Unfortunately, there are different definitions of the wavenumber of light in the literature. In physics, the definition
is common, where λ is the wavelength in the medium (not the vacuum wavelength). That (angular) wavenumber is the magnitude of the wave vector, and is the phase delay per unit length during propagation of a plane wave.
The other definition
(with units of cm−1) is widely used in the field of spectroscopy and therefore called the spectroscopic wavenumber. The former quantity can be called angular wavenumber (in analogy with angular frequency) to avoid confusion, but that term is not very common.
For light in a medium, the wavenumber is the vacuum wavenumber times the refractive index. Spectroscopic wavenumbers are usually considered in vacuum.
The wavenumber is related to the phase change per unit length of a plane wave in a homogeneous medium. For focused beams, the phase change per unit length is modified with respect to that for a plane wave. For Gaussian beams, for example, this modification is the Gouy phase shift. For propagation of guided waves in waveguides, the imaginary part of the propagation constant γ (called β) is the relevant quantity.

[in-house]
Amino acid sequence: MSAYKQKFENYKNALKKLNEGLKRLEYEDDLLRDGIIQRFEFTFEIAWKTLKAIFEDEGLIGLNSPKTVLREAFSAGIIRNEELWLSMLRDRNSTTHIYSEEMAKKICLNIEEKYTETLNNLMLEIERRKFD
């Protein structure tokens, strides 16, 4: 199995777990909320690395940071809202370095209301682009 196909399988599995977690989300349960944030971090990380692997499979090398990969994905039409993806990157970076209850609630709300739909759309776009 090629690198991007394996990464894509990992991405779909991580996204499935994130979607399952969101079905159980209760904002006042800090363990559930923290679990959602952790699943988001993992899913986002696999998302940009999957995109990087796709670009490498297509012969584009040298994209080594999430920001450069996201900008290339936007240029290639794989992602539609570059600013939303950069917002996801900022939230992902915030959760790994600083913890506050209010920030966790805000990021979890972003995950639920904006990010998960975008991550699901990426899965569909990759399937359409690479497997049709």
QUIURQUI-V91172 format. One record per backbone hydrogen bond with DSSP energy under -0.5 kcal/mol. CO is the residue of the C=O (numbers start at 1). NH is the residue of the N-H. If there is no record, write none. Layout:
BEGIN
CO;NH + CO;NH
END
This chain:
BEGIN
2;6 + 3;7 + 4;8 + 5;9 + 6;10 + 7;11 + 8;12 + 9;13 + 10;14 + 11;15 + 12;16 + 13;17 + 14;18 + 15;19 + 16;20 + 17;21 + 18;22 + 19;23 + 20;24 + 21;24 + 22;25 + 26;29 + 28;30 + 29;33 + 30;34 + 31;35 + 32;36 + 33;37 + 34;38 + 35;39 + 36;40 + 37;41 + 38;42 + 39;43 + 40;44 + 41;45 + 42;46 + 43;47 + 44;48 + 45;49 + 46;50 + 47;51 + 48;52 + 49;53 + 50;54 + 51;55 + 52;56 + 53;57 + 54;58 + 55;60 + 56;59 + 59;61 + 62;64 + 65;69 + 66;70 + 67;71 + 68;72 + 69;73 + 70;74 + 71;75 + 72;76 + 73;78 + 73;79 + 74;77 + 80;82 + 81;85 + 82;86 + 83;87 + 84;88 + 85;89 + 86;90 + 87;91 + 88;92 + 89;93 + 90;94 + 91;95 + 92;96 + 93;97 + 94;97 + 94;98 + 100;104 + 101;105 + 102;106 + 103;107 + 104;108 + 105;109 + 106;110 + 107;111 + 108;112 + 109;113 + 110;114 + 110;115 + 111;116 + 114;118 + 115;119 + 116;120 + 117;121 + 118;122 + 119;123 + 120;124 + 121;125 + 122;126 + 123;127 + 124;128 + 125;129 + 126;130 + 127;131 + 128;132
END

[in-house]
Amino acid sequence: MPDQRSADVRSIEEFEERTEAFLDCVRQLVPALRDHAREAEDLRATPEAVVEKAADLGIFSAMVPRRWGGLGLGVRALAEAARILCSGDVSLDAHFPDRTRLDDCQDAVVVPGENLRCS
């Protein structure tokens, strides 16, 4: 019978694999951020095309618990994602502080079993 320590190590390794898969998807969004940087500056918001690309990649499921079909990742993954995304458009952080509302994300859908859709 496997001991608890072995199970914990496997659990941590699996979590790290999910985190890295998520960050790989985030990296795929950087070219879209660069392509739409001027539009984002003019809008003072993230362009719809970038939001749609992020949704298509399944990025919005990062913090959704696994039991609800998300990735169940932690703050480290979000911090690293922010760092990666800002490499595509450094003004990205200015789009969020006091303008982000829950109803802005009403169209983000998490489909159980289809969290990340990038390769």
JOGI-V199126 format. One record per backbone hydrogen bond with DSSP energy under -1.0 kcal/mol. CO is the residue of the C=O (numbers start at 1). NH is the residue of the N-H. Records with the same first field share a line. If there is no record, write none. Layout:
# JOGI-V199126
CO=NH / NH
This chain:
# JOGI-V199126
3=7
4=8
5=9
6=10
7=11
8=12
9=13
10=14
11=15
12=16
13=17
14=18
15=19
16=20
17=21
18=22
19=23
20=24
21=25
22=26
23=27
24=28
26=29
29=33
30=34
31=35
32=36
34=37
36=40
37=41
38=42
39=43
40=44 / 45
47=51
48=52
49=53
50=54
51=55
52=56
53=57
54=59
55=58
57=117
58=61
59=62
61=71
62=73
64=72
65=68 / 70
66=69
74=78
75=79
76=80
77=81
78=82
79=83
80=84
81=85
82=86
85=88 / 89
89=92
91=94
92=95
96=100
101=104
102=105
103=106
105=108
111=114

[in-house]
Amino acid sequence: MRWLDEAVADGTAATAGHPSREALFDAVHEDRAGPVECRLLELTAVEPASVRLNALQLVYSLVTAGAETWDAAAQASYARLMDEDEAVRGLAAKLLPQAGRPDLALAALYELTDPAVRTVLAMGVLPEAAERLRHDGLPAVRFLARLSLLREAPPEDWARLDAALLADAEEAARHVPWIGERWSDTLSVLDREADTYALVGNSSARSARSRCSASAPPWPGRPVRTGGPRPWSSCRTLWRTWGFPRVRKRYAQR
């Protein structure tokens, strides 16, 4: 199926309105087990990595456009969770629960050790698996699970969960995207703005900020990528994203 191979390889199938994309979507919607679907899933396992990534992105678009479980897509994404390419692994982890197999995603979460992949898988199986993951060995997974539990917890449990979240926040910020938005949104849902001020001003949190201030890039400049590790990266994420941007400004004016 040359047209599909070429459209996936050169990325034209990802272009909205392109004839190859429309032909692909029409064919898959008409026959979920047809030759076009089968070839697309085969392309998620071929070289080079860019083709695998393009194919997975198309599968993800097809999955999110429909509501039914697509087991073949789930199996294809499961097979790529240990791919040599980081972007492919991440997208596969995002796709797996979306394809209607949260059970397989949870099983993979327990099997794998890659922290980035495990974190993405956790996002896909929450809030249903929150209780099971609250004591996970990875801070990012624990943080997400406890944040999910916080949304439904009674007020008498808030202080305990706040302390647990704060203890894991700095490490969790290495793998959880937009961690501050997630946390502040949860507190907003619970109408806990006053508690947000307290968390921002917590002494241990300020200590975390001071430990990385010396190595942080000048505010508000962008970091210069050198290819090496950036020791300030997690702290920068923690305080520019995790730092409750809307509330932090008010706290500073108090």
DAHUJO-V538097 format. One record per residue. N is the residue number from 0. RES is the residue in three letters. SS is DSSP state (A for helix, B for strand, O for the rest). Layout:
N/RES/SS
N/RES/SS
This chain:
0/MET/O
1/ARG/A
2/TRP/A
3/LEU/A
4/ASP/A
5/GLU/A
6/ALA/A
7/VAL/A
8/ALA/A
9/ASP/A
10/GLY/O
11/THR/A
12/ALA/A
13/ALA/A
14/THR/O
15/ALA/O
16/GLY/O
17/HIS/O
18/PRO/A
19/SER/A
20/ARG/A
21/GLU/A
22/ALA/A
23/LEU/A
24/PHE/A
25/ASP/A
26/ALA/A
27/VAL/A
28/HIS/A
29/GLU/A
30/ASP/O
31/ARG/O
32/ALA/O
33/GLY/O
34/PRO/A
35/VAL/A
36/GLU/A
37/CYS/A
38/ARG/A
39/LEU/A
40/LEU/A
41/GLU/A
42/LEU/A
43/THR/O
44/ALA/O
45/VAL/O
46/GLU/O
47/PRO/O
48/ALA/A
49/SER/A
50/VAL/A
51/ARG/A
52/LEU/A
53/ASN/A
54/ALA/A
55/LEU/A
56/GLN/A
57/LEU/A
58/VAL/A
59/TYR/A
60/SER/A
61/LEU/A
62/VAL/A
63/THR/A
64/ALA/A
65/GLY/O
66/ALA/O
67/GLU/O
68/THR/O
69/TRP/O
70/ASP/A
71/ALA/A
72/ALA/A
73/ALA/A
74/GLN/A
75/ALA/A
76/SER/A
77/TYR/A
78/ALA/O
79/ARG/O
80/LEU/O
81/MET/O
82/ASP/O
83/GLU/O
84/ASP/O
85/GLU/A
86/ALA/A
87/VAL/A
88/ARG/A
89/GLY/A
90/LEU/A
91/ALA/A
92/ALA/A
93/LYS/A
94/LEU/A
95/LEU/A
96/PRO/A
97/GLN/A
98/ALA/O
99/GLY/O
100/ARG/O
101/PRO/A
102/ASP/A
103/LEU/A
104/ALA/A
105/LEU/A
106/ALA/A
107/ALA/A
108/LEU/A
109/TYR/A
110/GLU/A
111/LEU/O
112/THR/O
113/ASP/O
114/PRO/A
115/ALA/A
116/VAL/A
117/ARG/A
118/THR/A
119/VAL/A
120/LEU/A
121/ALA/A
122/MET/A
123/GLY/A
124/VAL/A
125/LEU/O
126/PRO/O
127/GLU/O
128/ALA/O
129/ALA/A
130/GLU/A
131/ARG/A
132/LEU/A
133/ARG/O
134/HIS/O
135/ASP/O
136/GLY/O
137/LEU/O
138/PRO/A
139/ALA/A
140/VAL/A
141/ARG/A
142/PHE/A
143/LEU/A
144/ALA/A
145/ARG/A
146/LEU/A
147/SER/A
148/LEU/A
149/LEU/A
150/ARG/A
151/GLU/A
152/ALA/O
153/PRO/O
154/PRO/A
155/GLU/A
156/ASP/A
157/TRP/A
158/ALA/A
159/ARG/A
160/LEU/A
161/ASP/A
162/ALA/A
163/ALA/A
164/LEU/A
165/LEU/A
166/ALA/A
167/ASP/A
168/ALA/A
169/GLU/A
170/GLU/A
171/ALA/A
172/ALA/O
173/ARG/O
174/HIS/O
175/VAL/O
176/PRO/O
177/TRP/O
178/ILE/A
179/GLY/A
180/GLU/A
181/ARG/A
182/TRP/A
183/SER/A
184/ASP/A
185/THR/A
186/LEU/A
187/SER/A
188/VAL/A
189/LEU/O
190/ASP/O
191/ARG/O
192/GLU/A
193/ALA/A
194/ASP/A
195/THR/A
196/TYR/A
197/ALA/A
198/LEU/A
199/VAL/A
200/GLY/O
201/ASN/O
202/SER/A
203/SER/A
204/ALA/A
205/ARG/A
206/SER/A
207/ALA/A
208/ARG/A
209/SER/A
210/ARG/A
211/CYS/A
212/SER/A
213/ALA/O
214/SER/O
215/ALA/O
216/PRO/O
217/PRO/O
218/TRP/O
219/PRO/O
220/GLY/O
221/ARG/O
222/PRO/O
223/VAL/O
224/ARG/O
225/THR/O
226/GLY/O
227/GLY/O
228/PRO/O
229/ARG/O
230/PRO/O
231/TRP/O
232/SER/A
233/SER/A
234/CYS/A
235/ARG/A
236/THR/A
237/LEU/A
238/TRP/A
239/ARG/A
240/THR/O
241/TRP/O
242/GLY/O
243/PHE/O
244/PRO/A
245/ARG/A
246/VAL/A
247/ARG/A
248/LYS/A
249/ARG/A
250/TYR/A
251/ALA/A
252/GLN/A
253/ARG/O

Questions and Comments from Users
Here you can submit questions and comments. As far as they get accepted by the author, they will appear above this paragraph together with the author’s answer. The author will decide on acceptance based on certain criteria. Essentially, the issue must be of sufficiently broad interest.
Please do not enter personal data here; we would otherwise delete it soon. (See also our privacy declaration.) If you wish to receive personal feedback or consultancy from the author, please contact him e.g. via e-mail.
By submitting the information, you give your consent to the potential publication of your inputs on our website according to our rules. (If you later retract your consent, we will delete those inputs.) As your inputs are first reviewed by the author, they may be published with some delay.